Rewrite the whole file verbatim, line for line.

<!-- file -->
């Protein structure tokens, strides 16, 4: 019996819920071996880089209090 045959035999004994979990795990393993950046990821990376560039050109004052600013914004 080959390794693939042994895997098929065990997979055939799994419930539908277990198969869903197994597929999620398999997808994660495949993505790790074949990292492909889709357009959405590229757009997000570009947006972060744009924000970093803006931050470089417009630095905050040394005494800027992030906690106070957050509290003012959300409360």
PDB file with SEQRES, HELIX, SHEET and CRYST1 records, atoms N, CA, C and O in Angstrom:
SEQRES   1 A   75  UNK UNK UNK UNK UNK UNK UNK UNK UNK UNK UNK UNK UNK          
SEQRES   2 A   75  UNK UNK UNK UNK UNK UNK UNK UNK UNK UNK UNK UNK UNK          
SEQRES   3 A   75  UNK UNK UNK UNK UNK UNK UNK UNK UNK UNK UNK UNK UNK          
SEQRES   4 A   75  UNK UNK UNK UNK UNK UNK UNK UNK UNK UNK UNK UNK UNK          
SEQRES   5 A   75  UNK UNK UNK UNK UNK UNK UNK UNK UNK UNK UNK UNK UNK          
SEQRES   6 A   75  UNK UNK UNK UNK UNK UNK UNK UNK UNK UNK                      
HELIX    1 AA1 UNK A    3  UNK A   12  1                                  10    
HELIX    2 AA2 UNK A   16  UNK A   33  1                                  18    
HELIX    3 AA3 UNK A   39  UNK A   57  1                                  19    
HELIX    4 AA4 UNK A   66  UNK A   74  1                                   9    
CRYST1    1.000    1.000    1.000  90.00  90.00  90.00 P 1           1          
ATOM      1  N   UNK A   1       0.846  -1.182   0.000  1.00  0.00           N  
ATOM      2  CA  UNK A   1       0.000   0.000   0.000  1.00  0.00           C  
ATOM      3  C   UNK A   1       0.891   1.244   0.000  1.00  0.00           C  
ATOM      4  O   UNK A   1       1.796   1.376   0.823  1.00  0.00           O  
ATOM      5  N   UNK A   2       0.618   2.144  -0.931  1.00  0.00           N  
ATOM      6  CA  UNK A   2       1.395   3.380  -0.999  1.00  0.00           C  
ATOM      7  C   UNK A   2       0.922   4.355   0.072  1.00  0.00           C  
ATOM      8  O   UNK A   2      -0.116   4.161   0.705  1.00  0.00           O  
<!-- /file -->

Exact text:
């Protein structure tokens, strides 16, 4: 019996819920071996880089209090 045959035999004994979990795990393993950046990821990376560039050109004052600013914004 080959390794693939042994895997098929065990997979055939799994419930539908277990198969869903197994597929999620398999997808994660495949993505790790074949990292492909889709357009959405590229757009997000570009947006972060744009924000970093803006931050470089417009630095905050040394005494800027992030906690106070957050509290003012959300409360």
PDB file with SEQRES, HELIX, SHEET and CRYST1 records, atoms N, CA, C and O in Angstrom:
SEQRES   1 A   75  UNK UNK UNK UNK UNK UNK UNK UNK UNK UNK UNK UNK UNK          
SEQRES   2 A   75  UNK UNK UNK UNK UNK UNK UNK UNK UNK UNK UNK UNK UNK          
SEQRES   3 A   75  UNK UNK UNK UNK UNK UNK UNK UNK UNK UNK UNK UNK UNK          
SEQRES   4 A   75  UNK UNK UNK UNK UNK UNK UNK UNK UNK UNK UNK UNK UNK          
SEQRES   5 A   75  UNK UNK UNK UNK UNK UNK UNK UNK UNK UNK UNK UNK UNK          
SEQRES   6 A   75  UNK UNK UNK UNK UNK UNK UNK UNK UNK UNK                      
HELIX    1 AA1 UNK A    3  UNK A   12  1                                  10    
HELIX    2 AA2 UNK A   16  UNK A   33  1                                  18    
HELIX    3 AA3 UNK A   39  UNK A   57  1                                  19    
HELIX    4 AA4 UNK A   66  UNK A   74  1                                   9    
CRYST1    1.000    1.000    1.000  90.00  90.00  90.00 P 1           1          
ATOM      1  N   UNK A   1       0.846  -1.182   0.000  1.00  0.00           N  
ATOM      2  CA  UNK A   1       0.000   0.000   0.000  1.00  0.00           C  
ATOM      3  C   UNK A   1       0.891   1.244   0.000  1.00  0.00           C  
ATOM      4  O   UNK A   1       1.796   1.376   0.823  1.00  0.00           O  
ATOM      5  N   UNK A   2       0.618   2.144  -0.931  1.00  0.00           N  
ATOM      6  CA  UNK A   2       1.395   3.380  -0.999  1.00  0.00           C  
ATOM      7  C   UNK A   2       0.922   4.355   0.072  1.00  0.00           C  
ATOM      8  O   UNK A   2      -0.116   4.161   0.705  1.00  0.00           O  